What Is Flash Memory and How Does It Work?

What Is Flash Memory and How Does It Work?

From your phone to your laptop to a custom flash drive, we live in the age of portable data. Flash memory, the solid state storage technology found in USB flash drives, is a big reason that our most important data can come with us wherever we go. 

So, what is flash memory, and how does it work? The answer gets a little techy, but we've never been afraid of nerd stuff here at USB Memory Direct. Up ahead, we'll talk about the fundamentals of flash memory in terms that anybody can understand. 

Different types of flash memory- USB drives, Flash Drives, SSD Cards
Source: Sergio Sergo/Shutterstock

What Is Flash Memory?

Flash memory is the most widely used data storage technology in consumer devices today. It stores our photos, our videos, our music, our documents and so much more. In fact, flash memory has mostly replaced the magnetic hard drive disks (HDDs) that used to be common in computers.

What makes flash memory so great is that it's non-volatile, which means that it doesn't require power to store data. It is also solid state, meaning that it doesn't have any moving parts. To get there, we turn to one of the most useful techniques in physics: telling electrons what to do.

How Does it Work?

The main component of most flash memory systems is a NAND memory chip. This chip uses tiny MOSFET transistors to "push" electrons through an oxide medium into a silicone "gate". These gates store electrons that a computer can read as 1's and 0's.

A NAND chip chains together millions or billions of these transistors and uses a logic controller to make them work together. To operate more efficiently, these chips write and rewrite memory in large blocks, even if only a few bytes are changing. This is part of why flash drives are fast enough for everyday use.

There's more to it, but these are the basics! For more insider info on how flash drives work, see our guide to what's inside a flash drive.

Advantages of Flash Memory

There are unique upsides that make it fundamental for the way we live our digital lives:

  • Robust and Rugged: Because of its solid state, it's much more resistant to shocks from being bumped and dropped. It's not invincible, but it's much tougher than an HDD and easily rugged enough for most use cases.
  • Non-Volatile: It does not require electrical power to store its data. Thus, users don't have to worry about data loss if power is removed.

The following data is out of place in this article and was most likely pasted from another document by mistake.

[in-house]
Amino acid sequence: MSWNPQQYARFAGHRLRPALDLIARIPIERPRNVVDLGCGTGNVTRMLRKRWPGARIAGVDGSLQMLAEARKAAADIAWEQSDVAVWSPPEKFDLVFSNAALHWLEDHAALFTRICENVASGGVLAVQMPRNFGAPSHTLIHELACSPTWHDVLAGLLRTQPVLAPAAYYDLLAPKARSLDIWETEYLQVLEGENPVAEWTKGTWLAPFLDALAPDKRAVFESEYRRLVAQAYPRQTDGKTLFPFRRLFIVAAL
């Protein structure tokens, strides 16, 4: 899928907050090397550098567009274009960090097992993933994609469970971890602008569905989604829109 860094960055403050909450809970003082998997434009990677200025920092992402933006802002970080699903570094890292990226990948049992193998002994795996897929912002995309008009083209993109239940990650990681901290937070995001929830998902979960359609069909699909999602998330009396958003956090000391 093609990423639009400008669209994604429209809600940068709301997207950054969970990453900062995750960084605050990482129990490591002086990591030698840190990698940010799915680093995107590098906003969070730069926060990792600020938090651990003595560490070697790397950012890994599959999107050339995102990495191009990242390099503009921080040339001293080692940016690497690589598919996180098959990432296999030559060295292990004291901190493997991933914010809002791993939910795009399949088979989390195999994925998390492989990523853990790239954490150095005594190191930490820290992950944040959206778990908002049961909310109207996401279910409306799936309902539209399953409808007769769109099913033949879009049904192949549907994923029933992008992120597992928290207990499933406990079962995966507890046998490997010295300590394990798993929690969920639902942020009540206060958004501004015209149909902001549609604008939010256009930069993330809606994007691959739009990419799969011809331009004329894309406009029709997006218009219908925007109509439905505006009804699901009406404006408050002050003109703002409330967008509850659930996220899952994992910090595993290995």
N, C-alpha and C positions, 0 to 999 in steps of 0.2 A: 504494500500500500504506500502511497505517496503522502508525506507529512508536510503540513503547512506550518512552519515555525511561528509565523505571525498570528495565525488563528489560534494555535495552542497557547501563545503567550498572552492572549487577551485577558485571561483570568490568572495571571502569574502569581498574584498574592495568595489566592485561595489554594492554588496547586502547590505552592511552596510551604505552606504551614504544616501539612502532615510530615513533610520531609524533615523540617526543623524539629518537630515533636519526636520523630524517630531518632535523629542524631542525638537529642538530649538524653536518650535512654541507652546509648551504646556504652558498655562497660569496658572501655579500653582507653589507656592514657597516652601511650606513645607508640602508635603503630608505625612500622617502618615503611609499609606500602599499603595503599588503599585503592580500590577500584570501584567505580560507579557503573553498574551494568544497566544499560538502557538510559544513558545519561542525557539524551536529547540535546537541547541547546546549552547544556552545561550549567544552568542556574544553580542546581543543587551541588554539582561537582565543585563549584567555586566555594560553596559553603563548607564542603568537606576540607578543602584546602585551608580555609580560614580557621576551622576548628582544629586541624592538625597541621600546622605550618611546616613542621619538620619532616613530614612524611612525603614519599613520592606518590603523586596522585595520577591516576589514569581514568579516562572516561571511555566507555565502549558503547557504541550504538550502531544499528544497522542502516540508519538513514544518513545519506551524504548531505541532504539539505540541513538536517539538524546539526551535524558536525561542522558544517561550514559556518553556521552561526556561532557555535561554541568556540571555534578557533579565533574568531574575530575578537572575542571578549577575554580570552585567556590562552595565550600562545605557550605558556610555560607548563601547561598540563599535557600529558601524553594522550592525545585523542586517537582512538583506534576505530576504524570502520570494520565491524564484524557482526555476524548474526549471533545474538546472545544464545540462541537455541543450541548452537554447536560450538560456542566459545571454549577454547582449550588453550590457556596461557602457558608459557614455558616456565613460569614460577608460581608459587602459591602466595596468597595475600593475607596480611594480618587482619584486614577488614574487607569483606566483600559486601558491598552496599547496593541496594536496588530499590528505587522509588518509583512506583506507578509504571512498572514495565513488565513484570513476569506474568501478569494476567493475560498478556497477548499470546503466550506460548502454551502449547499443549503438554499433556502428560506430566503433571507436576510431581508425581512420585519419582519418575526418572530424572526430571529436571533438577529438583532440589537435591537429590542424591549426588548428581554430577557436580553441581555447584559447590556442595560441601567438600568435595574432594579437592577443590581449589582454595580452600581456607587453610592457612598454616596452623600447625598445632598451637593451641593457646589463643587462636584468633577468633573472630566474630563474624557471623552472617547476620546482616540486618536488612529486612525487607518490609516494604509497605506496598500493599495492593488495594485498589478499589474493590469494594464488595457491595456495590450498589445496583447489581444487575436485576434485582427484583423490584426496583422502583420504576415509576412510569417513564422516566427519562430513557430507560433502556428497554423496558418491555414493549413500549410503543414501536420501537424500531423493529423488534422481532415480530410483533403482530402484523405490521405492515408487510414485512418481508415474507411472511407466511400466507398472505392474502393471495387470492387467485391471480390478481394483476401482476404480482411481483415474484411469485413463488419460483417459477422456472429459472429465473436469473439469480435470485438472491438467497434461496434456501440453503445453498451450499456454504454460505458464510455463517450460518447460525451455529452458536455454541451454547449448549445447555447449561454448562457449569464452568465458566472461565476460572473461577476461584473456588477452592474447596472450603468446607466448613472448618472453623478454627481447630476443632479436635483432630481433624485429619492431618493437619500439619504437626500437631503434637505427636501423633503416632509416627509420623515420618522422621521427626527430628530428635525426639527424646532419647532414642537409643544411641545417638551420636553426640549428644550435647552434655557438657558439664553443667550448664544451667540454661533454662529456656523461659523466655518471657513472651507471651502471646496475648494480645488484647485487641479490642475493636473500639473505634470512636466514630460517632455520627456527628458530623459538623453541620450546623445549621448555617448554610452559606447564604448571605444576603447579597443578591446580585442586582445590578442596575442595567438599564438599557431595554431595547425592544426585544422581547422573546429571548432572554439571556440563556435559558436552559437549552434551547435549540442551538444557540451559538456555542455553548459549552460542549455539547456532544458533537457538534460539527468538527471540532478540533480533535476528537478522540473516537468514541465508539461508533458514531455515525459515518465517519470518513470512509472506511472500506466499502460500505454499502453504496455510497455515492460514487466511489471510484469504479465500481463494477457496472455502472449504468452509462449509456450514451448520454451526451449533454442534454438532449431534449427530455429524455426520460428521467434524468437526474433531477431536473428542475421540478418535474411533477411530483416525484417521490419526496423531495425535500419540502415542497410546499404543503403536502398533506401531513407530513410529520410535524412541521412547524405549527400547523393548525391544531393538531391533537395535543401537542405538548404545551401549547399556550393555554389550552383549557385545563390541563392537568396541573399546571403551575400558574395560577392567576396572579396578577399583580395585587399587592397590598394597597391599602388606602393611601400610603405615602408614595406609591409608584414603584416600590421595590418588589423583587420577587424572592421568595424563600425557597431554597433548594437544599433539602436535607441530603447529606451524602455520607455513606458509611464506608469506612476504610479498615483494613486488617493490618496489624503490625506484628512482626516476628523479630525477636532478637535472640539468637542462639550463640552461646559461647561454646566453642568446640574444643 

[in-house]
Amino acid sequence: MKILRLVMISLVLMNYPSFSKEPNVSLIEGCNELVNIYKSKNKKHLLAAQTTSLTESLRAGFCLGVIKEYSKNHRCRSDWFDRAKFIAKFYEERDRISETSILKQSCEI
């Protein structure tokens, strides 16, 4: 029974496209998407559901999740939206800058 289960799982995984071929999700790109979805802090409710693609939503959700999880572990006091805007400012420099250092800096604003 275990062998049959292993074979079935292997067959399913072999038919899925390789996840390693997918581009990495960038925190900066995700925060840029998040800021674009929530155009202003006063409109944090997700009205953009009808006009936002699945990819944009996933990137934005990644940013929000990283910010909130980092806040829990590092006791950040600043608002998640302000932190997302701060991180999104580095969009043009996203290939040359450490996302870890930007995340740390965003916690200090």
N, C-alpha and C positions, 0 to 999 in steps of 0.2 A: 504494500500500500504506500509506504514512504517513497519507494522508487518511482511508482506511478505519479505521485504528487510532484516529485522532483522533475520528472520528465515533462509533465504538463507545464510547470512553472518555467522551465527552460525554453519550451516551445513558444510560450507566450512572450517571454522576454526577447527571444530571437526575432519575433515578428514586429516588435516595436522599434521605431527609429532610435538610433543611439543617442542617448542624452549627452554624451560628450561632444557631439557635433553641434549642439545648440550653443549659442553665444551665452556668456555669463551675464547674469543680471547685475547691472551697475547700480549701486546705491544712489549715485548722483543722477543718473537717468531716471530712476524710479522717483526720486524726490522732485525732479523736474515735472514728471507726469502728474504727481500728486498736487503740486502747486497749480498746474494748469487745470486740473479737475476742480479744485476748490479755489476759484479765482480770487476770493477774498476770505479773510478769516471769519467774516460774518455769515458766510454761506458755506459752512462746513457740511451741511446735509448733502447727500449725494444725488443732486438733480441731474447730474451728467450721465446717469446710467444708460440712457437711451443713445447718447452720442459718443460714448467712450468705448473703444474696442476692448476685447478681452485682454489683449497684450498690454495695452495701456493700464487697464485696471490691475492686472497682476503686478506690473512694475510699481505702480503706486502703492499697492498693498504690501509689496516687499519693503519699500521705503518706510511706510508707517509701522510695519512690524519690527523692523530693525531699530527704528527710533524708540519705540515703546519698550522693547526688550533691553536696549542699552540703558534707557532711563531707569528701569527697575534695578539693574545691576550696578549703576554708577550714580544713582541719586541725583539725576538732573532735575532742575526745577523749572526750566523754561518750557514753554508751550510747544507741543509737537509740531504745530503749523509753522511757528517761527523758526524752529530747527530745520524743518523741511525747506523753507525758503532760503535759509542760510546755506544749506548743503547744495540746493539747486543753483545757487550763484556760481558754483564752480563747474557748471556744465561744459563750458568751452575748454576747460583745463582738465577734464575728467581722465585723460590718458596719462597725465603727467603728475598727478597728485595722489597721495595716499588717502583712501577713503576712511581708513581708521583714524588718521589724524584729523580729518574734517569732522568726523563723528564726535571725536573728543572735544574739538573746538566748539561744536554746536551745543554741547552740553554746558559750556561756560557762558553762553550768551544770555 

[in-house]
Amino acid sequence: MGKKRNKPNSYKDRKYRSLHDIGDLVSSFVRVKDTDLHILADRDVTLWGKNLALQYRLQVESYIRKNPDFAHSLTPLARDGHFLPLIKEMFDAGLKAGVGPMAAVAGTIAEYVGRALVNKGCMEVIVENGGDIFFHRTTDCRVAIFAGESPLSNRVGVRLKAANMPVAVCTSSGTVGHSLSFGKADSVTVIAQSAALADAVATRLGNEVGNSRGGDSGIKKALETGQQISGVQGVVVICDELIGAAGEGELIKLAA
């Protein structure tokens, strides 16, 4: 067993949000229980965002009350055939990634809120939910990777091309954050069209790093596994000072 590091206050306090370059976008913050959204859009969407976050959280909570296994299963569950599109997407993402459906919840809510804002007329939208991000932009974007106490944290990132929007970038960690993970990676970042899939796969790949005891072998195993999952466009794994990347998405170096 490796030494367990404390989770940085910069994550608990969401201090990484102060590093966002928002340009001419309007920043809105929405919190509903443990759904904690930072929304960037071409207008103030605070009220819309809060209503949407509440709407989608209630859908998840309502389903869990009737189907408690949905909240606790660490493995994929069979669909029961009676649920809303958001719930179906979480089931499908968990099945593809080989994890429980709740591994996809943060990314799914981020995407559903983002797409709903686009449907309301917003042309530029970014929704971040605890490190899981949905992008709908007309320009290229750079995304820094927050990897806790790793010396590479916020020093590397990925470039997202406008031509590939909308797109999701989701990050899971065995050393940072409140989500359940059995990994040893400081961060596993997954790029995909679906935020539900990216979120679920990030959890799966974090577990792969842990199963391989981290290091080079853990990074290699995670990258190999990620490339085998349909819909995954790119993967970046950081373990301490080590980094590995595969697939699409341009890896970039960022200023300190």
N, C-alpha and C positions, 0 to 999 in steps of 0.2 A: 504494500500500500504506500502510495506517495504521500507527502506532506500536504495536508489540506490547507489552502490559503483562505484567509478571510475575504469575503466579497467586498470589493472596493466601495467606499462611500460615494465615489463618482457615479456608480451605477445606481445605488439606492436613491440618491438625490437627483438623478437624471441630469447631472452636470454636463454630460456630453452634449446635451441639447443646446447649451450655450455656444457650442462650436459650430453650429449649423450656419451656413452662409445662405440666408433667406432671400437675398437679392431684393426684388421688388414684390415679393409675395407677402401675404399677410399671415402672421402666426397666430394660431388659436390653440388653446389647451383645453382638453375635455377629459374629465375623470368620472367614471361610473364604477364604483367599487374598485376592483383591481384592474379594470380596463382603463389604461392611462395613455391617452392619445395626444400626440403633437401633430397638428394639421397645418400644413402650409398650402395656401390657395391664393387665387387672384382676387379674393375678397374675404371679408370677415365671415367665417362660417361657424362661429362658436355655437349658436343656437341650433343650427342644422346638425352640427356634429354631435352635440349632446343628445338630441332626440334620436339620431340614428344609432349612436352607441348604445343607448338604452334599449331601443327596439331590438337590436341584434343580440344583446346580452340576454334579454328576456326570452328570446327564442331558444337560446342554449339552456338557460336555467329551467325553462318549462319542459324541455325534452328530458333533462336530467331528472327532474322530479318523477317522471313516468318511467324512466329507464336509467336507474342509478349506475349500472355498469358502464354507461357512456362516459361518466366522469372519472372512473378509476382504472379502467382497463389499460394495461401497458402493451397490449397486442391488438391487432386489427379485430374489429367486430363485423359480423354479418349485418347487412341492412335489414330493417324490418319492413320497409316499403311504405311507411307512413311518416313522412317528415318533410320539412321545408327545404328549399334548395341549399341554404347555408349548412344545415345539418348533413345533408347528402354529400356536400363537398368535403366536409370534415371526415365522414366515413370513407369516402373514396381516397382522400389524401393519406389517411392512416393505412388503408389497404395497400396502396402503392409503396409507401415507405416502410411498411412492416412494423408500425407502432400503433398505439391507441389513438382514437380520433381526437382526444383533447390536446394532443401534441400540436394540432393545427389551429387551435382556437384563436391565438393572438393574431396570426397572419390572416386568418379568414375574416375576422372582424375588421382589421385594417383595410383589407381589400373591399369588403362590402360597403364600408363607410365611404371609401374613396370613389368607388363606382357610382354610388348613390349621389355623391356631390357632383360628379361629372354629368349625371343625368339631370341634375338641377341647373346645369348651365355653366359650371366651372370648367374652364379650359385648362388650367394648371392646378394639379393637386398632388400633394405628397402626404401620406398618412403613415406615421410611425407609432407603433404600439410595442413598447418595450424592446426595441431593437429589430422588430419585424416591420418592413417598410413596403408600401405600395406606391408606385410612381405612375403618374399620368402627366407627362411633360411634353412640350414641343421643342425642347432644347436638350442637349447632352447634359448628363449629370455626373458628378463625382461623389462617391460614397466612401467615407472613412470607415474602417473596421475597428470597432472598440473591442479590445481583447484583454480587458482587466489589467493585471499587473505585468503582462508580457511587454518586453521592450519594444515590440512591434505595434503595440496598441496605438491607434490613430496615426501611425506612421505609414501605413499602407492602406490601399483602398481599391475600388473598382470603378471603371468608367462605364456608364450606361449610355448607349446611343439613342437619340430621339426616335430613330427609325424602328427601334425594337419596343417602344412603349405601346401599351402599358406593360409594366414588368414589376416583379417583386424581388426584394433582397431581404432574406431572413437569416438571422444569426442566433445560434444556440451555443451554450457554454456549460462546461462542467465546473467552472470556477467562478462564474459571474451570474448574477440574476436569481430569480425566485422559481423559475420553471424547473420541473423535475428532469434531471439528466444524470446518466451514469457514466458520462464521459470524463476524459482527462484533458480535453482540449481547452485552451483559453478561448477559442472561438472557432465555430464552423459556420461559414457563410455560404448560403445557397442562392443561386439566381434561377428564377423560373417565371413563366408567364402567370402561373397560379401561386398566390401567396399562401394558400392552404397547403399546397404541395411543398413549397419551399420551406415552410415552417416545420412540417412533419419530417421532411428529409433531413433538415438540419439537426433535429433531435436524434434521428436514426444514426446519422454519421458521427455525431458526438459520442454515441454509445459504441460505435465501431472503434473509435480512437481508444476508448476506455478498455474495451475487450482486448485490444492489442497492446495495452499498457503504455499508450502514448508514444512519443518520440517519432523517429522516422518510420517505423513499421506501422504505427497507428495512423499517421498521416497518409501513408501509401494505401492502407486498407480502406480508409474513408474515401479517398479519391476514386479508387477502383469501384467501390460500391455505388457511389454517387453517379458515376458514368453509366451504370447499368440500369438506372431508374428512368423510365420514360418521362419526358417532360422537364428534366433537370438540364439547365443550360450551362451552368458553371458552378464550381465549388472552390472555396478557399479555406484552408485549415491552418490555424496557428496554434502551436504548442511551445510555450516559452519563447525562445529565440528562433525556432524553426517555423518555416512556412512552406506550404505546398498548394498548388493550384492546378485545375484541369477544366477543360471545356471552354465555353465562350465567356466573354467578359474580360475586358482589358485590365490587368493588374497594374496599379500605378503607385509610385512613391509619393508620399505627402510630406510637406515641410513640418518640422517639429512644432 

• Inexpensive: Once upon a time, flash memory commanded a premium price. Today, however, the cost of the components has fallen dramatically. It is now extremely affordable, especially if you're purchasing cost-effective storage like bulk USB drives.
  • Small Footprint: The days of bulky HDDs in consumer devices are long gone. NAND chips are extremely compact and can store large amounts of data.

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Exploring the Inner Workings of a Flash Drive
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The Drawbacks

For most use cases, there is really just one real drawback: its finite life span. Remember that NAND memory has to erase and rewrite whole blocks of memory rather than editing individual bits. Every time you do this, it uses what's called a "write cycle". This uses up a tiny bit of the metals inside the transistors, which will eventually be depleted over the course of many years.

Each NAND chip has a finite number of write cycles, although it's a high number; often 100,000 or more. Plus, different flash memory technologies handle write cycles differently, so one changed file doesn't necessarily equal one write cycle. Because of this, however, it's still a good idea to maximize your flash drive's lifespan by not editing files directly on the drive.

Applications of Flash Memory

You'll find this just about everywhere in today's technological landscape. These are a few of the most important ways that people put it to use:

  • USB Flash Drives: As you might guess from the name, flash memory is how USB flash drives store data.
  • Computer and Console Hard Drives: Most modern laptops, desktops and game consoles use a flash memory SSD rather than an HDD.
  • SD Cards: These tiny memory cards use a flash memory chip to provide ultra-compact storage. They're common for phones with expandable memory, digital cameras and other devices.
  • Mobile Device Memory: The built-in internal memory on devices like phones and tablets is also flash memory.

Bulk USB Drives: Best Selection, Best Prices!

Laptop, external HDD with Flash Drive and Flash Card
Source: Ihor Bondarenko/Shutterstock

The Most Cost-Effective Way to Purchase Flash Memory

We've know there are many forms this is available in. For applications that demand easy customization, high portability and low price, custom USB flash drives are an outstanding choice.

Need a fast quote on high quality USB flash drives? Our friendly customer service will get you started with a free quote today. For more tech tips you can use in your everyday life, see our guide to USB-A vs. USB-C!

About the author:
The Face of UMD
Hey, I'm Ubie (You-Bee) the mascot of USB Memory Direct and by far the biggest fan of USB drives out of all of us here. If you want to know more about USB drives, some of the cool marketing stuff we do, or technology advancements we are working on keep an eye out for posts under this account!